NEWARK – With 82 percent of Worcester County’s graduating seniors from spring 2007 heading to further education, and $12.6 million in scholarships, county educators are saying this spring’s class was one of the best ever.
Betsy Williams, Stephen Decatur High School guidance counselor, told the Worcester County Board of Education Tuesday she did not think any graduating class could get better than the class of 2006.
“I remember saying [last year], we’ll never top that group. This year, we did,” Williams said.
A total of 560 students graduated this year, and 245 graduating seniors were awarded $12,655,889.19 in scholarship and grant money, accepting $6,039,062.19.
Stephen Decatur High School students were offered roughly $10 million in scholarships, Pocomoke High School students $1.1 million, and Snow Hill High School $1.4 million.
Scholarship money went up $3 million in 2007.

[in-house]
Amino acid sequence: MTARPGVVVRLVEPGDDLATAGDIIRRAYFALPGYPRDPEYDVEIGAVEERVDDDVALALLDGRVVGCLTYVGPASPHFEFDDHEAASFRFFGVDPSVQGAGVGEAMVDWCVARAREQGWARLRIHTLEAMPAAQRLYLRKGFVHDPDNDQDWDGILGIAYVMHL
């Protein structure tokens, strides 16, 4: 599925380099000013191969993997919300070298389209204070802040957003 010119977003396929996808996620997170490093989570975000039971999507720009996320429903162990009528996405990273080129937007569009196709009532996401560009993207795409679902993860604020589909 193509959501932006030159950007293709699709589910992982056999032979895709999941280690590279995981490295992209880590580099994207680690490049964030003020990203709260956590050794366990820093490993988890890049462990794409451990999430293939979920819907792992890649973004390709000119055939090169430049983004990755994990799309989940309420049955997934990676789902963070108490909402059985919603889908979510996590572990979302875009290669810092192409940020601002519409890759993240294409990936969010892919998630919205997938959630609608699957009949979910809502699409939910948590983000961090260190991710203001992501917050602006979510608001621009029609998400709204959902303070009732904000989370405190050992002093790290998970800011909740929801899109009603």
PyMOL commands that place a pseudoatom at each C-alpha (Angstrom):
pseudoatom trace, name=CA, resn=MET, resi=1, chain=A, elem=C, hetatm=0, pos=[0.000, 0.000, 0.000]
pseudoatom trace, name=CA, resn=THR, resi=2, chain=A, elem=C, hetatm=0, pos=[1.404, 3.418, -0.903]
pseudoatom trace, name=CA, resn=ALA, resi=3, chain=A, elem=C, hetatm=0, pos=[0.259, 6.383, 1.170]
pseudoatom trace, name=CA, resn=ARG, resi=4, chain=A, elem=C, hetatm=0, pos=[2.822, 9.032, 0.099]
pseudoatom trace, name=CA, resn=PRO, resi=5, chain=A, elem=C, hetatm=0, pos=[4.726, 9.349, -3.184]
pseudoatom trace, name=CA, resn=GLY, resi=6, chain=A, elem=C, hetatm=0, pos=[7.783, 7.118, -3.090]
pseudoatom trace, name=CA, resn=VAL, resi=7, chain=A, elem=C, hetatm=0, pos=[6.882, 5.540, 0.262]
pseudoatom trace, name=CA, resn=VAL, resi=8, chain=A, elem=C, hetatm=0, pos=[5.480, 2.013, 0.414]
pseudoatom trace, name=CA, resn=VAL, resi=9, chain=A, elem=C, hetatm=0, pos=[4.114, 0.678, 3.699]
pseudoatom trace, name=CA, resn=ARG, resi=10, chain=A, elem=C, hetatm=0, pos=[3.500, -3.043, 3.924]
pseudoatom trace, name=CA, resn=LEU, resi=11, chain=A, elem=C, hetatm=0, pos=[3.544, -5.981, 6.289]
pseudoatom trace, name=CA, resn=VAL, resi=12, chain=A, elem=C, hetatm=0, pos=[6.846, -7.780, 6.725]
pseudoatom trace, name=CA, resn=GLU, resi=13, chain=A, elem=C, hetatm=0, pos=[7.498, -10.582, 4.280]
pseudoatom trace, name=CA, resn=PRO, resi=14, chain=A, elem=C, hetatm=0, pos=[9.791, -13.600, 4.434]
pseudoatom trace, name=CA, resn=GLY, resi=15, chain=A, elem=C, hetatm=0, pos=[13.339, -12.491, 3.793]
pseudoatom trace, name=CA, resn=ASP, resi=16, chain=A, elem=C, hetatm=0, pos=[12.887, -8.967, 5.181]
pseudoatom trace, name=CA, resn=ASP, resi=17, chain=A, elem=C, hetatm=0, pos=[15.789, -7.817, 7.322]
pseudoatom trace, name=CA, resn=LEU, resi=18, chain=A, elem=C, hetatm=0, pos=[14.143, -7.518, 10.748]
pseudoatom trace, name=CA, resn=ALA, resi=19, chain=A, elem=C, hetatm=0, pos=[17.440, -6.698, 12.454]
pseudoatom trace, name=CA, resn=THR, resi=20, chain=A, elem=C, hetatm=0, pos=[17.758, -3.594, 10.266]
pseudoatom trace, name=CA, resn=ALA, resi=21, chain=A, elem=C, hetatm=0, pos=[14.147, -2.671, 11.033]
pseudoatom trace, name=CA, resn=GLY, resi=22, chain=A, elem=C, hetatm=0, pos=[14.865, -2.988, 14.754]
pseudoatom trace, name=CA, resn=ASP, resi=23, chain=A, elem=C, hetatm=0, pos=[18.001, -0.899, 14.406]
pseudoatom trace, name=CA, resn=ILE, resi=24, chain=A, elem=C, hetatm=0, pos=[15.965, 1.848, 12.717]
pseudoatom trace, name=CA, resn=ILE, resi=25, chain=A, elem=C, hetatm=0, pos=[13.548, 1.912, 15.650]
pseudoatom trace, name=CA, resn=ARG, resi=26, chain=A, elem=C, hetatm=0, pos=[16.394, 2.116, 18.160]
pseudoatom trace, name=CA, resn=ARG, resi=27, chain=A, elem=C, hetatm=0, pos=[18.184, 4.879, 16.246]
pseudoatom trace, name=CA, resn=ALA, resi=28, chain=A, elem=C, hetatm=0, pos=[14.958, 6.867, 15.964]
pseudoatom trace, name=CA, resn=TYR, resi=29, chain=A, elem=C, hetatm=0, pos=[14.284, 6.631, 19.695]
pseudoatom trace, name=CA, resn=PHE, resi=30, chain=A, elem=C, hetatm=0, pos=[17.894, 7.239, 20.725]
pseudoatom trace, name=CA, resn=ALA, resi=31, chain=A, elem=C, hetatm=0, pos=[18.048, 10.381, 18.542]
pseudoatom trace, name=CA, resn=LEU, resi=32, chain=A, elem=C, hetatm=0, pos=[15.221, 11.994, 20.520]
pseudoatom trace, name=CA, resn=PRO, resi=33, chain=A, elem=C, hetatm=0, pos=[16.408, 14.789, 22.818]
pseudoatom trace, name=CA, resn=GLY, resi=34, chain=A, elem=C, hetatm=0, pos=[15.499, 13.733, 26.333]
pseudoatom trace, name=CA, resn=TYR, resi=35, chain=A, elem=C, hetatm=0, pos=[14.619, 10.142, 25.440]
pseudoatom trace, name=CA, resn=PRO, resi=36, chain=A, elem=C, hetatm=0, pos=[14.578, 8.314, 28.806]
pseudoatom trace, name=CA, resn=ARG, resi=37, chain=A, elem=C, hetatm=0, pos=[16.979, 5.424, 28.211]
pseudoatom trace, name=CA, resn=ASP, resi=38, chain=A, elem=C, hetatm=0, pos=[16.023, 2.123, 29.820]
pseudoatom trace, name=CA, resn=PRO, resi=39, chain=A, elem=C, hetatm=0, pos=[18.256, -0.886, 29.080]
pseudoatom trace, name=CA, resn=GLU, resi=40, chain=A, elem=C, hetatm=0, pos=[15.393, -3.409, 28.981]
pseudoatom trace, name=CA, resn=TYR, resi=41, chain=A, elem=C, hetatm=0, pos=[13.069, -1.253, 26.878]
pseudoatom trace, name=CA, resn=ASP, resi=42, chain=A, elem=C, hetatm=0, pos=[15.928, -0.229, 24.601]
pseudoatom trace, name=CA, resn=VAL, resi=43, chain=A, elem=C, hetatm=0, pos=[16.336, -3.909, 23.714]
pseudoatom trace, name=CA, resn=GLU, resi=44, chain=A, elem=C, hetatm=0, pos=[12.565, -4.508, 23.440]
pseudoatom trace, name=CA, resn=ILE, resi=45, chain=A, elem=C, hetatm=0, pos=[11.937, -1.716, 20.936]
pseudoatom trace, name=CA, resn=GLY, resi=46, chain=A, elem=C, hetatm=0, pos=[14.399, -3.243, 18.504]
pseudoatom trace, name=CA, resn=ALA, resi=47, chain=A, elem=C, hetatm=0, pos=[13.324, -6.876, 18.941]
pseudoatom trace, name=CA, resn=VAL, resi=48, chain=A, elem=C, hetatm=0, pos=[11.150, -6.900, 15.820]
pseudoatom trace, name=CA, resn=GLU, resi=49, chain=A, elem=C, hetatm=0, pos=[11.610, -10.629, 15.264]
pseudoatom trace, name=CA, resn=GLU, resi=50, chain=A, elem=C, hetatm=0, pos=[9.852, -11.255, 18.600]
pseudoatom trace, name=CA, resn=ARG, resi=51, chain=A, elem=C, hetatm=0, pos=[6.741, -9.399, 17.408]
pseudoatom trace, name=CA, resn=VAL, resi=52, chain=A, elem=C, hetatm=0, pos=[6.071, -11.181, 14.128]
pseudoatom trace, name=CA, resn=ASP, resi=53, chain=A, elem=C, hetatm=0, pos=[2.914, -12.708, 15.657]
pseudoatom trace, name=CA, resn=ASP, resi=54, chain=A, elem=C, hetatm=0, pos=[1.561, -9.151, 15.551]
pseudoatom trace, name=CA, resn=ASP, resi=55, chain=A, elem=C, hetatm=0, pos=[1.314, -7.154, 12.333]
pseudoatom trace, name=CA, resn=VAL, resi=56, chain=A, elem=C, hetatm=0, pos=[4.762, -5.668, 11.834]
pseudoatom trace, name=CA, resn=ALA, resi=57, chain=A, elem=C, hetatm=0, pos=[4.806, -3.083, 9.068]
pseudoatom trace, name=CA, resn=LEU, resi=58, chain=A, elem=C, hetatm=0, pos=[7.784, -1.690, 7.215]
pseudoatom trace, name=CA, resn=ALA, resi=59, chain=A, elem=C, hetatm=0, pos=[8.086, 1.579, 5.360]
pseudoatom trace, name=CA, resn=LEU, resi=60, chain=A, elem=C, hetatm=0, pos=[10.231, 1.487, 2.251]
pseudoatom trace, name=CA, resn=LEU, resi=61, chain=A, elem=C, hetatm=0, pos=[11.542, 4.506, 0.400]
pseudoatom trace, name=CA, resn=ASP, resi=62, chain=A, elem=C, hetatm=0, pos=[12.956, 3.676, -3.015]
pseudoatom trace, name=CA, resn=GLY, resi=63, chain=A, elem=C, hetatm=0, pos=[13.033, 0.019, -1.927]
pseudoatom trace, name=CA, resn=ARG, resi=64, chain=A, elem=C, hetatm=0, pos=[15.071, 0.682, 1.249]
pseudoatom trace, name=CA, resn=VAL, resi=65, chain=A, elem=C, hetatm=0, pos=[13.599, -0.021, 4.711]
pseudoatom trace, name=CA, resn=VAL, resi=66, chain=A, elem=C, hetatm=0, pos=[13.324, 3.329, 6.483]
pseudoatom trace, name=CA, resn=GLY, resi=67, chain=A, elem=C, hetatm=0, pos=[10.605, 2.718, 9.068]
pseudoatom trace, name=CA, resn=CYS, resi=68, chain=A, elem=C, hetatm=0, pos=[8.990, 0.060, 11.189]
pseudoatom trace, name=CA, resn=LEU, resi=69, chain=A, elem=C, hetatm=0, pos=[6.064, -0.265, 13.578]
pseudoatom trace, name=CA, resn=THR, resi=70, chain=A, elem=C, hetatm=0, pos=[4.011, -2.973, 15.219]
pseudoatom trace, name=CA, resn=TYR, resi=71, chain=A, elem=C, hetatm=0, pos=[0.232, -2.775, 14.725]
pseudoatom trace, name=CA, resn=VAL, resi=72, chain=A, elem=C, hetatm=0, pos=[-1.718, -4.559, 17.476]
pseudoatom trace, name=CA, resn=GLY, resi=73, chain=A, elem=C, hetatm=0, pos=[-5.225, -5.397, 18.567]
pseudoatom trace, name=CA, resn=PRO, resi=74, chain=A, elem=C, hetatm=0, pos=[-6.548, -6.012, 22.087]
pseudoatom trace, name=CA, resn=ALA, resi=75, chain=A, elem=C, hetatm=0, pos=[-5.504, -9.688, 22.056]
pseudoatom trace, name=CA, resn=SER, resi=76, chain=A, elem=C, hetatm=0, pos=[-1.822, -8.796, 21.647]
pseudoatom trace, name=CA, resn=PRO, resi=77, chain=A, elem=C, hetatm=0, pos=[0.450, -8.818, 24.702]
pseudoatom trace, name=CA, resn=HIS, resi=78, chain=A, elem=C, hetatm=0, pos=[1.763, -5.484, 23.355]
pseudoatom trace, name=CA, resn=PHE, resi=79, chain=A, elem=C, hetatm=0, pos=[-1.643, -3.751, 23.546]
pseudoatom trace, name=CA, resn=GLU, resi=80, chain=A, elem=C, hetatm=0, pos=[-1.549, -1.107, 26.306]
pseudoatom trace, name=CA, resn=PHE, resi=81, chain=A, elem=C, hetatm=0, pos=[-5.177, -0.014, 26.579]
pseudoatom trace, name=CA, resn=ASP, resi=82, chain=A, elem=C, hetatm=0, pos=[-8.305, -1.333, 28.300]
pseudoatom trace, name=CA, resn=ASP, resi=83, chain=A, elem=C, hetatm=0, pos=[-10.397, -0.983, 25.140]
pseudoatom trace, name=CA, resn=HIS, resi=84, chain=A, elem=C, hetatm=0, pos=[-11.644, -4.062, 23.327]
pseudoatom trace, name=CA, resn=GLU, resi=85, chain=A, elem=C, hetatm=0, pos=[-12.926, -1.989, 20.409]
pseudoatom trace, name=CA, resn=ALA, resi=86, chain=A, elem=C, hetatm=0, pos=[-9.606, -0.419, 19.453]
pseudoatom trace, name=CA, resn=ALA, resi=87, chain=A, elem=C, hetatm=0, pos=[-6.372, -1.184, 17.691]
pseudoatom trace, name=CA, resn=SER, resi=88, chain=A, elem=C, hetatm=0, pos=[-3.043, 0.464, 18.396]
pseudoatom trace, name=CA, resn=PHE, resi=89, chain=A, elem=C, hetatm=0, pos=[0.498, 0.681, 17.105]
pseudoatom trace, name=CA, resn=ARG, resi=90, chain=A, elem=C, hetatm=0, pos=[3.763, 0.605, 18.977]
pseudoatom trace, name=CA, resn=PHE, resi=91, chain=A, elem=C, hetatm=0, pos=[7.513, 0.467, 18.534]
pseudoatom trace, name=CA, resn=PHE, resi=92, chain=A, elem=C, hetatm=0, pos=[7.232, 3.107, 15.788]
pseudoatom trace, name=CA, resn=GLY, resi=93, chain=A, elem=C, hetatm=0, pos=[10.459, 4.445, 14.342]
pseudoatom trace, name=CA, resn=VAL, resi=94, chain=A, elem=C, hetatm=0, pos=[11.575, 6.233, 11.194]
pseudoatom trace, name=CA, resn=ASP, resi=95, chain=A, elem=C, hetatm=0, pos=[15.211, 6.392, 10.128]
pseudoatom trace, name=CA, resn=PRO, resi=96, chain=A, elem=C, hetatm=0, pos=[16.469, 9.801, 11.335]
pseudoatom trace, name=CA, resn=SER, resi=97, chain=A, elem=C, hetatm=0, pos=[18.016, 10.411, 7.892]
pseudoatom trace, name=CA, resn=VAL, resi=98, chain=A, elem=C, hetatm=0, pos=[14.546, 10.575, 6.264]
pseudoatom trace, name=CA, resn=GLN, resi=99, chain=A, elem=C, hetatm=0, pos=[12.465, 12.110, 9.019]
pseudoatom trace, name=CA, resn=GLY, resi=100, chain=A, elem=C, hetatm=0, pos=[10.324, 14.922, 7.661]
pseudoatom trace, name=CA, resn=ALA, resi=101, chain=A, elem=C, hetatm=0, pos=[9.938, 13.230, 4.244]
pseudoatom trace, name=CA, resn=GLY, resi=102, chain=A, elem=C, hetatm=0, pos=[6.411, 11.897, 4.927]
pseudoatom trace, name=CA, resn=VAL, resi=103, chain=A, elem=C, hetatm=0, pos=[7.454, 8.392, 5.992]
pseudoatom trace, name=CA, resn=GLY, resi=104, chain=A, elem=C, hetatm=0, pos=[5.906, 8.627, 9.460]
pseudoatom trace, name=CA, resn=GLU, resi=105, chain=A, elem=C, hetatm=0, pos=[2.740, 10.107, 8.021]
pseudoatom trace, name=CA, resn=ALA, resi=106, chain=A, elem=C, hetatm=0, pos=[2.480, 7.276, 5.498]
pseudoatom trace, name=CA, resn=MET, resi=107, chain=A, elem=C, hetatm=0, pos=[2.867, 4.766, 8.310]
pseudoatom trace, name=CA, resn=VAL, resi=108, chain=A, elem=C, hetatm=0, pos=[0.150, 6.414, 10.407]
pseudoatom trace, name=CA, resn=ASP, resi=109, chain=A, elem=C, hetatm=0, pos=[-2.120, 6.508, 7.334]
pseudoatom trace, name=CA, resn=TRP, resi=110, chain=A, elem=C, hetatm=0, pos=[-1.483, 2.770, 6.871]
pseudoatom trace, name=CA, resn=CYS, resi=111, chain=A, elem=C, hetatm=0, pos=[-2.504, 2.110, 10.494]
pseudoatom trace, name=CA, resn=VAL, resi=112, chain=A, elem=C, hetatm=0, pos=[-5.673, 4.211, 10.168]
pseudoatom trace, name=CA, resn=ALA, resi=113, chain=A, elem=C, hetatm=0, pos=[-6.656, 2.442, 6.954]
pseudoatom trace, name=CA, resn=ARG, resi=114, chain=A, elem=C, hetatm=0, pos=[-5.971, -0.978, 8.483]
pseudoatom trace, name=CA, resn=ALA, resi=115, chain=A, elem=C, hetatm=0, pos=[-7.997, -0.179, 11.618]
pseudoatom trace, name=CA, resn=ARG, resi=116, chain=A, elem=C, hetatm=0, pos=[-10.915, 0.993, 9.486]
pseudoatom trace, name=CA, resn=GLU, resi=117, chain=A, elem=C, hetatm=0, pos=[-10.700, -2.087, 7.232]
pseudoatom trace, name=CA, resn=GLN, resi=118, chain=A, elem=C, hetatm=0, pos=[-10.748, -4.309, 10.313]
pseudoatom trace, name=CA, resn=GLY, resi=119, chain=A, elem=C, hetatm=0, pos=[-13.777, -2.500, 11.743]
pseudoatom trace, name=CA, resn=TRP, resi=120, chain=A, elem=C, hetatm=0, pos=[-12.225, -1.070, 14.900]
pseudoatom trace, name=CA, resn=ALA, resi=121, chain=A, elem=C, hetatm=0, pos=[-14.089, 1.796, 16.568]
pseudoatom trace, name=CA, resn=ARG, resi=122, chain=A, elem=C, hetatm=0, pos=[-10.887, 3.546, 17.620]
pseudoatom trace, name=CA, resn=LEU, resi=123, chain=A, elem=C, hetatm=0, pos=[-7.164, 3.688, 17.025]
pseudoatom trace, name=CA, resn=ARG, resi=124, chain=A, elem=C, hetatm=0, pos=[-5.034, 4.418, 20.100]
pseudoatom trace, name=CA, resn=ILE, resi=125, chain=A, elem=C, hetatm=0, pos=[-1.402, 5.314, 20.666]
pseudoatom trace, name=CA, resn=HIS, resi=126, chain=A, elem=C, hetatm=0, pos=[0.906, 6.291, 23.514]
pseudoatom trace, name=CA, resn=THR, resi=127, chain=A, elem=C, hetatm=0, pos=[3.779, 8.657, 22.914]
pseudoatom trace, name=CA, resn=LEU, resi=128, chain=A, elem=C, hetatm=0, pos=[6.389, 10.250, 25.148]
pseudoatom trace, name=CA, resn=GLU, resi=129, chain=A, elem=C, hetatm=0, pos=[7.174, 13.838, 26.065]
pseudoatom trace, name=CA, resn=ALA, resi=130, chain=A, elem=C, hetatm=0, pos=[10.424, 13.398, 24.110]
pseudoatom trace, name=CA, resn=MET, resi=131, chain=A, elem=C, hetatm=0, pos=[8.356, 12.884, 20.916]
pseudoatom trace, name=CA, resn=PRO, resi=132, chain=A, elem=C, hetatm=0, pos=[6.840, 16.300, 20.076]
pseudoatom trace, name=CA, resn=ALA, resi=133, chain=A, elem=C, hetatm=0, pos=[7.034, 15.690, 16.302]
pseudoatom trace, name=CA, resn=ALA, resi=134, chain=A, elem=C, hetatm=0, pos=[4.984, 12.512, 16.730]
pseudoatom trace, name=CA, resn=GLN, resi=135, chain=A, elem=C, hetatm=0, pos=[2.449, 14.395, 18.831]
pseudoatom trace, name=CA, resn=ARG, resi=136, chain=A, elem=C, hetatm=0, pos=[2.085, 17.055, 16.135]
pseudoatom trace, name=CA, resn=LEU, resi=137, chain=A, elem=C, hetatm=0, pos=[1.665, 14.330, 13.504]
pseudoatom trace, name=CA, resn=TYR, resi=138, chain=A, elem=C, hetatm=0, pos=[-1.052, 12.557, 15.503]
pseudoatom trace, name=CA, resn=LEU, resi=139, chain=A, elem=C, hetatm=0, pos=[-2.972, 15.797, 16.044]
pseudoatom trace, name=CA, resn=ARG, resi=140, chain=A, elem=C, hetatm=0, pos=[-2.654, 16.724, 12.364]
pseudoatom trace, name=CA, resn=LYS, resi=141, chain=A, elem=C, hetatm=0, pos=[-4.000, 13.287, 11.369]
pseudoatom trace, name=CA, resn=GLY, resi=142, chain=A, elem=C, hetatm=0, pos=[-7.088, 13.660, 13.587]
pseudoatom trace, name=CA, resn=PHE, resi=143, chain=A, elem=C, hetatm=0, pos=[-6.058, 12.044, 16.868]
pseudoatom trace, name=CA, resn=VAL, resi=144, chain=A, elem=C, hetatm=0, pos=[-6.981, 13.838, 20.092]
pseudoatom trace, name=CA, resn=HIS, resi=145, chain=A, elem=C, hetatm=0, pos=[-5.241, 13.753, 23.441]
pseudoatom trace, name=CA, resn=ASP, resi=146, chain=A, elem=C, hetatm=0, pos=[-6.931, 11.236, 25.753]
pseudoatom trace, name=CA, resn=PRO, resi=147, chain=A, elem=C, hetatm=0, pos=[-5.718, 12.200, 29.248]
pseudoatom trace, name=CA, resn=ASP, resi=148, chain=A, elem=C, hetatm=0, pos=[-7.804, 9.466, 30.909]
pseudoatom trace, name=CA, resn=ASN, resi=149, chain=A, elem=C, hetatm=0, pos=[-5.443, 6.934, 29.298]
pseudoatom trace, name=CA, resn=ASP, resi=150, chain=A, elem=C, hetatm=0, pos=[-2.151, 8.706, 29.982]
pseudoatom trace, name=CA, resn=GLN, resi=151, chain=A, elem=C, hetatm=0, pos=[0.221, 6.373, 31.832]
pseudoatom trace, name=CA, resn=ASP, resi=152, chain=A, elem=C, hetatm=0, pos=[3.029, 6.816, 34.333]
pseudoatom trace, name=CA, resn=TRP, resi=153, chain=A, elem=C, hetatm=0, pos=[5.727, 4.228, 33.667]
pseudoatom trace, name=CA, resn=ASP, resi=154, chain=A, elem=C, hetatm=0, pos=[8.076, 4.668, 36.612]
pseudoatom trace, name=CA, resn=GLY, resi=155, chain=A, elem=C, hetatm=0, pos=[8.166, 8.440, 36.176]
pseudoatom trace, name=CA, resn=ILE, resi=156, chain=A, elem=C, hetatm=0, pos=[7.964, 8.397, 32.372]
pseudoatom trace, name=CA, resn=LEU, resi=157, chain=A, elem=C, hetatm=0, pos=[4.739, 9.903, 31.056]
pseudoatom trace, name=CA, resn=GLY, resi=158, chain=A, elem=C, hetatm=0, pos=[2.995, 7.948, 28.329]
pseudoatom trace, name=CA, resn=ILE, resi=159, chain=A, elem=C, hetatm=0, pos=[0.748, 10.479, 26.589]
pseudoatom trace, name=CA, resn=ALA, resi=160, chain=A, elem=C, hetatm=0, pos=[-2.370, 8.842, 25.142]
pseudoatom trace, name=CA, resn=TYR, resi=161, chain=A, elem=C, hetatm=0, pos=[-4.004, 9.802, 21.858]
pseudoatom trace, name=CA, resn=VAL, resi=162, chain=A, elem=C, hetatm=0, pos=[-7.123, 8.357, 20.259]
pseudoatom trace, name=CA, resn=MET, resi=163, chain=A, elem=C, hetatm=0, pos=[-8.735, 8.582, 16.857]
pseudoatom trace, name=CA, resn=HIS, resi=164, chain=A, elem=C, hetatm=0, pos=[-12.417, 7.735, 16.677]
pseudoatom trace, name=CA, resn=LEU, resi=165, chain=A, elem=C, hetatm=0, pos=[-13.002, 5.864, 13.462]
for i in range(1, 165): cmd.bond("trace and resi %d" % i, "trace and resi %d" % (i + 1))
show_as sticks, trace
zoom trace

“We’re very proud of that,” Williams said.
Of that, 445 graduates, 80 percent of the entire systemwide graduating class, will move on to college or vocational school, with a further 11 going on to higher education with a military obligation.
One student has been accepted by both West Point and the Naval Academy.
About 60 percent of the college-bound graduates will attend University of Maryland schools. Wor-Wic Community College will see 142 new students from Worcester County, while 49 will go to Salisbury University, 22 to University of Maryland Eastern Shore and 58 to other Maryland system institutions.
Seven will enter the military, and 75 will enter employment. Twenty-two have other, unspecified, plans.
Worcester County’s adult education program graduated 46 students this week with a general equivalency diploma (GED), with four students earning scholarships for further education from the Optimist Club of Berlin/Ocean City. A graduation ceremony was held at the August Board of Education meeting.
Irma Brown, an adult education student from El Salvador with perfect attendance, was chosen as the top English Speakers of Other Languages foreign student. Brown also got her United States citizenship this year.
Jeannie Wells and Johanna Donaway scored in the top 5 percent statewide on the GED test. Eight of the GED graduates went through the GED program at the County Jail.
“This is an exciting day. I want to thank you for staying with the commitment and graduating,” said Gary Mumford, president of the Board of Education.